It looks like you're using Internet Explorer 11 or older. This website works best with modern browsers such as the latest versions of Chrome, Firefox, Safari, and Edge. If you continue with this browser, you may see unexpected results.
This Research Guide has been designed to assist you in doing research on interpersonal communication. In particular, it is designed to help you find empirical research articles, both qualitative and qualitative, for your research projects.
Feel free at any time to use our Ask Us Anything chat or email reference service for additional assistance. Please click the "Schedule Appointment" link beneath my profile picture to make an individual appointment, or, if none of those times work contact me by clicking the EMAIL ME button.
Identifying Primary Research Literature
The following are links to examples of three main kinds of primary research studies in the field of communication: qualitative, quantitative, and rhetorical critical studies. Examine the abstracts of these studies (or the studies themselves). They share a "common" topic - parent communication - yet they are examples of the three different types of communication research studies:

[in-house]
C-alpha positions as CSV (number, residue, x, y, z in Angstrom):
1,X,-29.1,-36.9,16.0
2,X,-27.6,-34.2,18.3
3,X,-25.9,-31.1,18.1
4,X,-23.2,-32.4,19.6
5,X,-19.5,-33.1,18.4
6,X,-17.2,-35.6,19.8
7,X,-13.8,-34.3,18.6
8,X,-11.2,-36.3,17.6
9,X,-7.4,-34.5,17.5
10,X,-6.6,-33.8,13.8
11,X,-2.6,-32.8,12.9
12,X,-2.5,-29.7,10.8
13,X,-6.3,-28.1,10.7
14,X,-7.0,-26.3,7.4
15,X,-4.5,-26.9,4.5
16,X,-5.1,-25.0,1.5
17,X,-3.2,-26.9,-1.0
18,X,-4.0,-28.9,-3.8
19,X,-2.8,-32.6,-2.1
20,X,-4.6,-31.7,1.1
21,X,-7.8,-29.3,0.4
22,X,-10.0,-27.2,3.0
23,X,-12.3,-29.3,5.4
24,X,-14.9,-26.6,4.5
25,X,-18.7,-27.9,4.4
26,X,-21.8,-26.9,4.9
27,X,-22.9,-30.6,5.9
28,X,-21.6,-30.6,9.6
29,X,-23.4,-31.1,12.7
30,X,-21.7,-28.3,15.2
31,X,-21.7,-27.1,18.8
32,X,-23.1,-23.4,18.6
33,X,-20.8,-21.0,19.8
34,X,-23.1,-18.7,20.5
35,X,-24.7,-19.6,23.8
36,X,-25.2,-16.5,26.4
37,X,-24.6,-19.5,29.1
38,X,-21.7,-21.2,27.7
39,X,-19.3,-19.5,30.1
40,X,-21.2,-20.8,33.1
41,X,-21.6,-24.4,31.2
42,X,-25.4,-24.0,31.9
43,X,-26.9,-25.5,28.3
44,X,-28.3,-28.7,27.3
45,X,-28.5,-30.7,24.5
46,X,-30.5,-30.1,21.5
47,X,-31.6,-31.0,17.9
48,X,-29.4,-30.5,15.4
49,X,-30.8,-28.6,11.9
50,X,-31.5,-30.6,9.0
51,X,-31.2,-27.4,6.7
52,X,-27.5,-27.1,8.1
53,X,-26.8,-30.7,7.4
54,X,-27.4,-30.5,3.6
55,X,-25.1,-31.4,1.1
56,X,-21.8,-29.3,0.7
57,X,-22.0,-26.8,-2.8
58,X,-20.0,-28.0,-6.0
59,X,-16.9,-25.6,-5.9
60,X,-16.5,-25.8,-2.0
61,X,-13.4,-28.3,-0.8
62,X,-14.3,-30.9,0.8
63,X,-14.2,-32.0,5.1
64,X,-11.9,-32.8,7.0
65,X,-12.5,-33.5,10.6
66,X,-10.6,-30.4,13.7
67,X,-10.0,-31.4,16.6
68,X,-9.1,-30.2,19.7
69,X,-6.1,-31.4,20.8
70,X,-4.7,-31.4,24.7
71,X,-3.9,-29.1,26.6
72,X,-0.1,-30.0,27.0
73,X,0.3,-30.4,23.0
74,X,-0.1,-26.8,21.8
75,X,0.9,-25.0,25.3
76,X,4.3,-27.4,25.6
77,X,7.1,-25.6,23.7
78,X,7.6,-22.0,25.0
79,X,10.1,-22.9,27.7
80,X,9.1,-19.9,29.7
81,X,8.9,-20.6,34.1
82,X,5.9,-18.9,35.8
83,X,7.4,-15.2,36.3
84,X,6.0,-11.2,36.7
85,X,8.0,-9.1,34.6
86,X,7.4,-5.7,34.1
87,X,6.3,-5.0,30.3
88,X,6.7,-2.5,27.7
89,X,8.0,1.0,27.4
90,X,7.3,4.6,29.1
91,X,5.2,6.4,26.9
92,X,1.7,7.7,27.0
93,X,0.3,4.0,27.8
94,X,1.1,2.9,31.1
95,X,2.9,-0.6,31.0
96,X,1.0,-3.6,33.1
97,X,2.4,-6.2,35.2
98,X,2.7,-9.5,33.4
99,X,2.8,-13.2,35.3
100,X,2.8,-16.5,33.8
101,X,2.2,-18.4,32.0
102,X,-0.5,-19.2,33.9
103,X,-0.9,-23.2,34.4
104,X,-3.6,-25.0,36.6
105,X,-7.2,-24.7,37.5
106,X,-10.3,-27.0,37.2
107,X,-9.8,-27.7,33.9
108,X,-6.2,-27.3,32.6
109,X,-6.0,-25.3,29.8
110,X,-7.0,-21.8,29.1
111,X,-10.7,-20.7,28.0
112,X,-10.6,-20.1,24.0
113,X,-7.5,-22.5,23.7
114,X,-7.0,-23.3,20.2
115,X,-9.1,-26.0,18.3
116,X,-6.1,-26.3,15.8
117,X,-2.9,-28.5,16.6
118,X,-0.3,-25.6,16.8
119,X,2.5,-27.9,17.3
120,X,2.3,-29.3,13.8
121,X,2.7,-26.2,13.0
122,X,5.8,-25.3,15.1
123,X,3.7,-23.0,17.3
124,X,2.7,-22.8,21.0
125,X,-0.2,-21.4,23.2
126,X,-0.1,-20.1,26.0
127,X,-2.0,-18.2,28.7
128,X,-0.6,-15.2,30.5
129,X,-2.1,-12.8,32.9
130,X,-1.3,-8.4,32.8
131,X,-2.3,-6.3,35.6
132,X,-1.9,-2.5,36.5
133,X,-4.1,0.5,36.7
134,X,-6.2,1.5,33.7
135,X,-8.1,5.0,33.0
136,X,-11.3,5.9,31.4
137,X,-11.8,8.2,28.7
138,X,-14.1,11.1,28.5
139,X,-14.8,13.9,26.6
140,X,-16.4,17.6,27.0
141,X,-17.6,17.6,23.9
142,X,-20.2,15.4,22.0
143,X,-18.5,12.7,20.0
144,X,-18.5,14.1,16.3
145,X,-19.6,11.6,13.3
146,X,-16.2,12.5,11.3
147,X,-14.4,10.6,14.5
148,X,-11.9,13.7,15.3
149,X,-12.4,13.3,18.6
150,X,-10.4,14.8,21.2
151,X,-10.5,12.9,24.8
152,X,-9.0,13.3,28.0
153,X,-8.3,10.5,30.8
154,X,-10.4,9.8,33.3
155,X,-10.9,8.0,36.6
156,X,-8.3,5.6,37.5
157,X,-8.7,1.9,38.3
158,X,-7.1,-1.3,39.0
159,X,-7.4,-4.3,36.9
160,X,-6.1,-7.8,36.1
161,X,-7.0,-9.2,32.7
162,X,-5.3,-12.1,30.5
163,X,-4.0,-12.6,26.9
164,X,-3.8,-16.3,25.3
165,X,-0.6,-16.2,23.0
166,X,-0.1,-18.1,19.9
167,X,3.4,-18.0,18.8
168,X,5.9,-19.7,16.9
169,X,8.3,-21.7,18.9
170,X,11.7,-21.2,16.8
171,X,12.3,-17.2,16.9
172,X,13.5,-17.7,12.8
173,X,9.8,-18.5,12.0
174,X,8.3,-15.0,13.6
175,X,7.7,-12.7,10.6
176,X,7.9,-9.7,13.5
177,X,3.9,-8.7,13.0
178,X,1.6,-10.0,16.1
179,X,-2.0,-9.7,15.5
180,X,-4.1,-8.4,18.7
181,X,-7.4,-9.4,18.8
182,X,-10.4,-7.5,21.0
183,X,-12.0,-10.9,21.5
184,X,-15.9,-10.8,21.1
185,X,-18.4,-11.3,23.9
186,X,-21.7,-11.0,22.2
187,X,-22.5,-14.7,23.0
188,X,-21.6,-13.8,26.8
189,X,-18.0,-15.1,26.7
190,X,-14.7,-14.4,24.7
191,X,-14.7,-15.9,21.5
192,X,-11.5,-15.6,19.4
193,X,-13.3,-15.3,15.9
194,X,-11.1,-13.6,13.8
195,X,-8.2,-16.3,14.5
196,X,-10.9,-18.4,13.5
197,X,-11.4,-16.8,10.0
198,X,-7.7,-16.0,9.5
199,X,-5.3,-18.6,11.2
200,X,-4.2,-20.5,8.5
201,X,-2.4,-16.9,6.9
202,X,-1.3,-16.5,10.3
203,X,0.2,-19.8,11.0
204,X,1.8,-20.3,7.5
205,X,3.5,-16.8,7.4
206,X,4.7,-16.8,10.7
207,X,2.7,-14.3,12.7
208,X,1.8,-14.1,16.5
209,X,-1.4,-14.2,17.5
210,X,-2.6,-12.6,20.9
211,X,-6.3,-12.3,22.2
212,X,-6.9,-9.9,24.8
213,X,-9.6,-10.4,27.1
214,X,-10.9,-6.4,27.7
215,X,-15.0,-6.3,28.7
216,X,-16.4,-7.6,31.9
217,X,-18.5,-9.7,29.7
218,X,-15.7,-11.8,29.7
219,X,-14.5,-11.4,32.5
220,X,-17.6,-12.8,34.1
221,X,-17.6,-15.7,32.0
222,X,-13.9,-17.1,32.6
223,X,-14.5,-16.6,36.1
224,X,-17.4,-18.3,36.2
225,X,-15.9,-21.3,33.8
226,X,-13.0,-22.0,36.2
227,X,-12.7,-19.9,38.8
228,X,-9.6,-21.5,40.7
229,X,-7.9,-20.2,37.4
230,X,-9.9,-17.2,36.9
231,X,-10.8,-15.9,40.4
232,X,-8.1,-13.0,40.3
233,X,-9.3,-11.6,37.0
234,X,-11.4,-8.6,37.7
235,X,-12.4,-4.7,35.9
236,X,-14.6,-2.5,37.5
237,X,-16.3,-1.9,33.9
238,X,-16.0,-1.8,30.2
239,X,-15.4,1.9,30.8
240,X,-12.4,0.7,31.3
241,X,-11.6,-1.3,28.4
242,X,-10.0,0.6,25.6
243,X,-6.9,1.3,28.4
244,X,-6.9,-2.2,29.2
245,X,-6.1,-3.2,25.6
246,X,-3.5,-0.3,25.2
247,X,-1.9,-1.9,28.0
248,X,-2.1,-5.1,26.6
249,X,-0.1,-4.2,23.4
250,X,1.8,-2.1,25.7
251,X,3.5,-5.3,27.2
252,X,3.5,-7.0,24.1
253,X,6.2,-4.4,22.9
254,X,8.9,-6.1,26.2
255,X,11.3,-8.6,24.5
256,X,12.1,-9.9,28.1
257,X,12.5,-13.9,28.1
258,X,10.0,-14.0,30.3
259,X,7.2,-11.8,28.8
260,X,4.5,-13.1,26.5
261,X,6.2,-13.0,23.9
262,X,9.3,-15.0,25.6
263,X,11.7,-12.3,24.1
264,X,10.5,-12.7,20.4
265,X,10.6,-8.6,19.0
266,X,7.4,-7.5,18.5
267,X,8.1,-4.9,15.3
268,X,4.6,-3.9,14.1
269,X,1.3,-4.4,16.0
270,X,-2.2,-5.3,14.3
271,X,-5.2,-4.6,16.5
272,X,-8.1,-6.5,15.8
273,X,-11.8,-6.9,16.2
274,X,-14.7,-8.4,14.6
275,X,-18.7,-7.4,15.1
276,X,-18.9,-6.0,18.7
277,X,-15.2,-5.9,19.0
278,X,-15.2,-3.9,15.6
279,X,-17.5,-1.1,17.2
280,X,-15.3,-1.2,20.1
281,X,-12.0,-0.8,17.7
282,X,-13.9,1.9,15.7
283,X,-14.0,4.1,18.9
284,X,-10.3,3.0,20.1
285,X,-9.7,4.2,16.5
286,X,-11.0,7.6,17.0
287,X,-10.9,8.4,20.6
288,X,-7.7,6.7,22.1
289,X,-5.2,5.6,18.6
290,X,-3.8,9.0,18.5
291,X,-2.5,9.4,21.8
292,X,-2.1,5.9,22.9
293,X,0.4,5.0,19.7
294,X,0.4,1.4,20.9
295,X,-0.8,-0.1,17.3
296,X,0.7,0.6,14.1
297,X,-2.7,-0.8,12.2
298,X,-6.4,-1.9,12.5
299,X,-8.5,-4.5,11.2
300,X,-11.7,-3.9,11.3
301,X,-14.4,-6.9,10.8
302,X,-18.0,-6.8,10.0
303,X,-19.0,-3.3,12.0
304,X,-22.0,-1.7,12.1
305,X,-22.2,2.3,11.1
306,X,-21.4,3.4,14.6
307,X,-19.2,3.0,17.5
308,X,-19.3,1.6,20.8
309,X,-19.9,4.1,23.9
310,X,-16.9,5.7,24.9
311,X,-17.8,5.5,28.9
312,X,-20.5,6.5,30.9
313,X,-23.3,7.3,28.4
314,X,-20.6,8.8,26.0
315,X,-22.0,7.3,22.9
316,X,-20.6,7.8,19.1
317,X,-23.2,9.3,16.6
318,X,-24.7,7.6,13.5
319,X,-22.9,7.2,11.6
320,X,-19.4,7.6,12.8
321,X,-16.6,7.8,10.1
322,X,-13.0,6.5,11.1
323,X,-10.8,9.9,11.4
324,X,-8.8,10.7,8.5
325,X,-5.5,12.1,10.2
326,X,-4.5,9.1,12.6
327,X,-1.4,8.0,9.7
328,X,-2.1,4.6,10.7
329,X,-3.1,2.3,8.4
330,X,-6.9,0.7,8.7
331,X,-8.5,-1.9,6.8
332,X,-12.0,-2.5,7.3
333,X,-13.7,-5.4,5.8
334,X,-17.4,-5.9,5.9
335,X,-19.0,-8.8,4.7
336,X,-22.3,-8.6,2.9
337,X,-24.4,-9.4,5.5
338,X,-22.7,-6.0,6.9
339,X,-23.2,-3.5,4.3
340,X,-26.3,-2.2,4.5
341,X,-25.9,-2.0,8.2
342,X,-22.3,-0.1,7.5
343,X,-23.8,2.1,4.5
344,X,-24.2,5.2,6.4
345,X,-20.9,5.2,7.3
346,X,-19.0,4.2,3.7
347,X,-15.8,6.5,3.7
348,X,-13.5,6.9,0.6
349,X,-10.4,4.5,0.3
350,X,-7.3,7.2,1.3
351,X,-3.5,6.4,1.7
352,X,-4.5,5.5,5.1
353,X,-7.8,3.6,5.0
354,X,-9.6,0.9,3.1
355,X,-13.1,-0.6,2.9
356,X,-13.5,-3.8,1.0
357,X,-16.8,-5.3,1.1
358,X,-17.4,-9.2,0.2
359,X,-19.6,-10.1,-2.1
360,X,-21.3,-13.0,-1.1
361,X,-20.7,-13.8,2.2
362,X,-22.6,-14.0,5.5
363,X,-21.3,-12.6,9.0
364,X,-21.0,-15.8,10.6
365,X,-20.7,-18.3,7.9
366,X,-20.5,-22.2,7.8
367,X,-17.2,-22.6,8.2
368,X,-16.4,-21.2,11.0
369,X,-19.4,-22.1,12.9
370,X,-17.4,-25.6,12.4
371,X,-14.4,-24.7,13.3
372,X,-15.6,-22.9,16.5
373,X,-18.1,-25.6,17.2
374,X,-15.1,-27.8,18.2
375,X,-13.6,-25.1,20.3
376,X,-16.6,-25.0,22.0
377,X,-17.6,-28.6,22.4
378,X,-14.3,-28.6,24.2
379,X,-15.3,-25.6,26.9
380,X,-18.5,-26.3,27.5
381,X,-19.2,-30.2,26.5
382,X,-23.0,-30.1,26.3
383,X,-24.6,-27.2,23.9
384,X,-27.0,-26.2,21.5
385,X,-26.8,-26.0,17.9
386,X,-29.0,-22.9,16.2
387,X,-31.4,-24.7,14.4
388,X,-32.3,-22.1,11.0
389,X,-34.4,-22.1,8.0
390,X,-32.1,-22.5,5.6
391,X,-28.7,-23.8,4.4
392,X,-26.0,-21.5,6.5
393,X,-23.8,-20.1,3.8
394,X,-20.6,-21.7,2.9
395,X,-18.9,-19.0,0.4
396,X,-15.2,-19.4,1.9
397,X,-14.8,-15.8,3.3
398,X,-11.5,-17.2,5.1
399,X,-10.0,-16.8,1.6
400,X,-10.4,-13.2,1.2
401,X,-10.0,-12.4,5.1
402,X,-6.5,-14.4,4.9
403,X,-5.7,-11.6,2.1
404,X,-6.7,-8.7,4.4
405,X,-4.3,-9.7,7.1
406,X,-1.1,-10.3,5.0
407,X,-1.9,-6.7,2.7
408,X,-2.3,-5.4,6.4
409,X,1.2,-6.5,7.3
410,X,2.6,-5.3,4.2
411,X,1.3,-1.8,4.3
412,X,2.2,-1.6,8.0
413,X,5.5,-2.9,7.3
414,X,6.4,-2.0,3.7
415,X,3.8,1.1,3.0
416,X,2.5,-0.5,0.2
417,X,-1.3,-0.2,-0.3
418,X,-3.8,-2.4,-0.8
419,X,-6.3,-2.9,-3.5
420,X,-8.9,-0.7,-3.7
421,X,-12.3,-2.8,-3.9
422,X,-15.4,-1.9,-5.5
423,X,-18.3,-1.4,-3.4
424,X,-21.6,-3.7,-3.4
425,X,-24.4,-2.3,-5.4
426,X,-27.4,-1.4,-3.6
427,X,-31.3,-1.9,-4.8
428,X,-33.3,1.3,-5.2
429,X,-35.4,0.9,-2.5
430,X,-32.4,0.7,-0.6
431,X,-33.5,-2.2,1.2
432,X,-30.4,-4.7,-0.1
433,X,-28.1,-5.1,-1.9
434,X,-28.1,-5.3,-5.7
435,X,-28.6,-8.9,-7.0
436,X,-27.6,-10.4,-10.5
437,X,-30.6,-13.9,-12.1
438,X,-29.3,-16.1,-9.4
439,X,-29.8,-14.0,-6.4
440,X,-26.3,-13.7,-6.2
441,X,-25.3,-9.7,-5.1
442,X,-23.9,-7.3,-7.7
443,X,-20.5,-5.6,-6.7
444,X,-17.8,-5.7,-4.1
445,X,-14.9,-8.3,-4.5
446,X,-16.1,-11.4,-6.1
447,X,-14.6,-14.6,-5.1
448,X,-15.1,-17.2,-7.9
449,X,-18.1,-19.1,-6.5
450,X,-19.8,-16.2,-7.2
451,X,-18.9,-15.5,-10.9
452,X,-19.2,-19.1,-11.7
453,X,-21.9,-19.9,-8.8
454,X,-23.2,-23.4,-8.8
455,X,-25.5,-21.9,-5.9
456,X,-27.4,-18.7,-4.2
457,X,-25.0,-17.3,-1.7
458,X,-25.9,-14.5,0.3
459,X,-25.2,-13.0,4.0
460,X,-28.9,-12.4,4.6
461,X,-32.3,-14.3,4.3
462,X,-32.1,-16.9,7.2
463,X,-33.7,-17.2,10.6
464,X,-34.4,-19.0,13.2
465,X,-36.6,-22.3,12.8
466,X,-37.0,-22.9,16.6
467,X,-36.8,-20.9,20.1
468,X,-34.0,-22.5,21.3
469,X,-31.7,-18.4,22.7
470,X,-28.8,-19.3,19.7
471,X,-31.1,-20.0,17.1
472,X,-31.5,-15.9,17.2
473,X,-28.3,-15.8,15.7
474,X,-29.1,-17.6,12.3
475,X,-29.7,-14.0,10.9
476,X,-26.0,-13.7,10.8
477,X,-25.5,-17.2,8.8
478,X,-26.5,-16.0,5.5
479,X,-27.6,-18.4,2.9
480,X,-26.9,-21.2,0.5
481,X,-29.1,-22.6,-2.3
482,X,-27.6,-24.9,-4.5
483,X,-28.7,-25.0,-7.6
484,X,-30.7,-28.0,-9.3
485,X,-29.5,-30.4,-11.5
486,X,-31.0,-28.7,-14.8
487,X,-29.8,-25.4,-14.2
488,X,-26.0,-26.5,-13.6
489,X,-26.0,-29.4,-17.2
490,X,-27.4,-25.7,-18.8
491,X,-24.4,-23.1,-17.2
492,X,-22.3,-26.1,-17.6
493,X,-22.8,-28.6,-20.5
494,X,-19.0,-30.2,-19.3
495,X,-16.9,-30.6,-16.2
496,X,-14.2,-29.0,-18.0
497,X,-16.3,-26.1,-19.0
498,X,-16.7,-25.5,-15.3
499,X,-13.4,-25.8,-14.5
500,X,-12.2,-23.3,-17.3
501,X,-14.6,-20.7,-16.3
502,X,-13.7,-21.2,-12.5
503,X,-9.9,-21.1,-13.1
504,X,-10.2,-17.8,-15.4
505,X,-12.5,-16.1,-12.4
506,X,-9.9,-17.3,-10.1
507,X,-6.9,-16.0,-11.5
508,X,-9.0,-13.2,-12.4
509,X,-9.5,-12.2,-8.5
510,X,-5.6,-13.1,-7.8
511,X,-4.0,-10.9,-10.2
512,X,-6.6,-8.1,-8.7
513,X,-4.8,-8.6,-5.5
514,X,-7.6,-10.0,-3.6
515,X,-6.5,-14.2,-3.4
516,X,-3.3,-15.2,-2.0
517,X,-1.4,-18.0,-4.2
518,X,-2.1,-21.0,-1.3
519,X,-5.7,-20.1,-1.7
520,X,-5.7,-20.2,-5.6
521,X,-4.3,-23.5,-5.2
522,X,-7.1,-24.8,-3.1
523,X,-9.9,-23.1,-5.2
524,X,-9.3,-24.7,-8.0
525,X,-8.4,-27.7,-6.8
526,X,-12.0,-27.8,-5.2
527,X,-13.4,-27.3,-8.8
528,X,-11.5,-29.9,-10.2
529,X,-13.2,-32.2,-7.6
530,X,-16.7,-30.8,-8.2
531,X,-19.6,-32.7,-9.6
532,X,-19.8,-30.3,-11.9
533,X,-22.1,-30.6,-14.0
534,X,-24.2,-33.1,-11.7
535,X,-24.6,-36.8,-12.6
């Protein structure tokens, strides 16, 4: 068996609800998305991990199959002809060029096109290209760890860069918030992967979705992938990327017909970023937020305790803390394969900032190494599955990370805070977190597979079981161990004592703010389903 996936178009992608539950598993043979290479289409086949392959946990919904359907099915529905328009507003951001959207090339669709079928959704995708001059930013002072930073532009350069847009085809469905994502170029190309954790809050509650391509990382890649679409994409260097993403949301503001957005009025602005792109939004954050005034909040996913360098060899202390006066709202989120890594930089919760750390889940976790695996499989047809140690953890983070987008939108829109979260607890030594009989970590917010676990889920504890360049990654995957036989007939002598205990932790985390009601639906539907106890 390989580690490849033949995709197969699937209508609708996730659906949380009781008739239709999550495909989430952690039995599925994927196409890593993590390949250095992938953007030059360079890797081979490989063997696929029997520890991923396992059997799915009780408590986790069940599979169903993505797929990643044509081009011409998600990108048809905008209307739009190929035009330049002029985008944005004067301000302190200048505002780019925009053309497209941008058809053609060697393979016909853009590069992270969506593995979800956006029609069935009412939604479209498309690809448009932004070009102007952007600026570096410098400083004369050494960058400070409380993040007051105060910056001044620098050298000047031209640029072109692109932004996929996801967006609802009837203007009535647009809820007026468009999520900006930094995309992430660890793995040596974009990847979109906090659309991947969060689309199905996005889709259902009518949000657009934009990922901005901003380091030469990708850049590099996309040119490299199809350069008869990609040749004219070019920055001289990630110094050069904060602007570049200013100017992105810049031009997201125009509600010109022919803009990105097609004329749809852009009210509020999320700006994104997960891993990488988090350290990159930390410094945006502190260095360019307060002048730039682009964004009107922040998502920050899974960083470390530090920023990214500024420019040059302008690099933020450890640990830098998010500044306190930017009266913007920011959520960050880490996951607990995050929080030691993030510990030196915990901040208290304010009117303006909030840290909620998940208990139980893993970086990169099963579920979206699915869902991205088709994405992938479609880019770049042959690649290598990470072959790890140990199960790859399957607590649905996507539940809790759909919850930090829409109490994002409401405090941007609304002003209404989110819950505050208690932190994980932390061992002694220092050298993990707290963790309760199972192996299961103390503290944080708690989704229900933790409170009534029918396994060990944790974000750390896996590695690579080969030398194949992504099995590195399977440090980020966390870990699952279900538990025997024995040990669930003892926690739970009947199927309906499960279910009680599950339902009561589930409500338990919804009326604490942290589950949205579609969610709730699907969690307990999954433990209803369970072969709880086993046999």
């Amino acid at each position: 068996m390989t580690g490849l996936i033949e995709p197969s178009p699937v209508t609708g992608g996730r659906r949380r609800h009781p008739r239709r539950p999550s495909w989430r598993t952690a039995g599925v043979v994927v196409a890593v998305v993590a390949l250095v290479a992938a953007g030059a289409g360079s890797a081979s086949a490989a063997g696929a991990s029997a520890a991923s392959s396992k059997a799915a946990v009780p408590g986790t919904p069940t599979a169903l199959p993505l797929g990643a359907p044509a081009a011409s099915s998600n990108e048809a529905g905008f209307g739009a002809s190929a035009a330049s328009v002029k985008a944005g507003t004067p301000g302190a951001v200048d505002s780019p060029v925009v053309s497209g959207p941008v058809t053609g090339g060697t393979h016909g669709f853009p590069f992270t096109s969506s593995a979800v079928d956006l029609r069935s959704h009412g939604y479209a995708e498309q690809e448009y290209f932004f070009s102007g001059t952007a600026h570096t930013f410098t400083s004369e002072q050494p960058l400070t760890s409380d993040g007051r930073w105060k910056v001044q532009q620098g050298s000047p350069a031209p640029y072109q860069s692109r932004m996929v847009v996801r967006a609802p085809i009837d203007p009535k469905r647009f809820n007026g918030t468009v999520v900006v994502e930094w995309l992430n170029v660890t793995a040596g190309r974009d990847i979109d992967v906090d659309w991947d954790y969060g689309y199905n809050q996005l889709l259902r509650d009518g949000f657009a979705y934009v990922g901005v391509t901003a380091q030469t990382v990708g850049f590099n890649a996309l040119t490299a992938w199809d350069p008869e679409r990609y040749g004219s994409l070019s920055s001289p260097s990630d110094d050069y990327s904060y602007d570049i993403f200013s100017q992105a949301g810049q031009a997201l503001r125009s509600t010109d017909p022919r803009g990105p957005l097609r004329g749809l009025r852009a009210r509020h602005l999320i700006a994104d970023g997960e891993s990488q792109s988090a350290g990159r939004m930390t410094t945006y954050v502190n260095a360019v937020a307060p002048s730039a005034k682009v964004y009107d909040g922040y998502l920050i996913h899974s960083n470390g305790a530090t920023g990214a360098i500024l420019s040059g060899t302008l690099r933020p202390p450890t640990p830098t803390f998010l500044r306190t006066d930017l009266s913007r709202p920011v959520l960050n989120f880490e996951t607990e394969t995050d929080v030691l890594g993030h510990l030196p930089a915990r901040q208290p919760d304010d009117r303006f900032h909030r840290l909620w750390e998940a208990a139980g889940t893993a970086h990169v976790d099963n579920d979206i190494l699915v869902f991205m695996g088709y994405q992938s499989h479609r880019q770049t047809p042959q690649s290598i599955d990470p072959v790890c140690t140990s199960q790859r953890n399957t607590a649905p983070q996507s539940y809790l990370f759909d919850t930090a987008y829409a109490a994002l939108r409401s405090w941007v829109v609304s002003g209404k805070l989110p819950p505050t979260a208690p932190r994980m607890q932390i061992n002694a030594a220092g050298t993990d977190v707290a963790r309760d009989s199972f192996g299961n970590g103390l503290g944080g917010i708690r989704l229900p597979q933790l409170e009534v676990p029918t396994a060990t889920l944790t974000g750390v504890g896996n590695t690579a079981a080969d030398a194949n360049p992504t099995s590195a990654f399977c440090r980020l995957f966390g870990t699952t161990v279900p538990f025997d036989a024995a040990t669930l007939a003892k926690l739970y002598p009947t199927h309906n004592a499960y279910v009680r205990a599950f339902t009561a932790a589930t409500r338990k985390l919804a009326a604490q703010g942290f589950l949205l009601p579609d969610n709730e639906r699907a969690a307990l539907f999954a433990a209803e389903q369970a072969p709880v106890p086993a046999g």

Qualitative Research Study - qualitative communication studies focus on the behavior of people and why they think and behave in particular ways. A study is constructed to examine a group of participants which is carefully selected (and described) to be representative of the group being studied. Texts of various sorts may well be studied (such as interviews or survey results) in order to understand particular behavior.
Quantitative Research Study - quantitative communication studies focus on understanding why people behave in particular ways. Studies are constructed to try and determine cause and effect relationships between particular variables. Samples of participants are randomized with the goal to find variables that show statistically significant causes and effects.
A key way to identify empirical research articles is by the structure of the article itself. Although not every article has every section, an empirical research article (quantitative or qualitative) will always have a Methods and Results section or it is not an empirical article. The following is the basic structure:
Introduction/Literature Review (may not be labeled)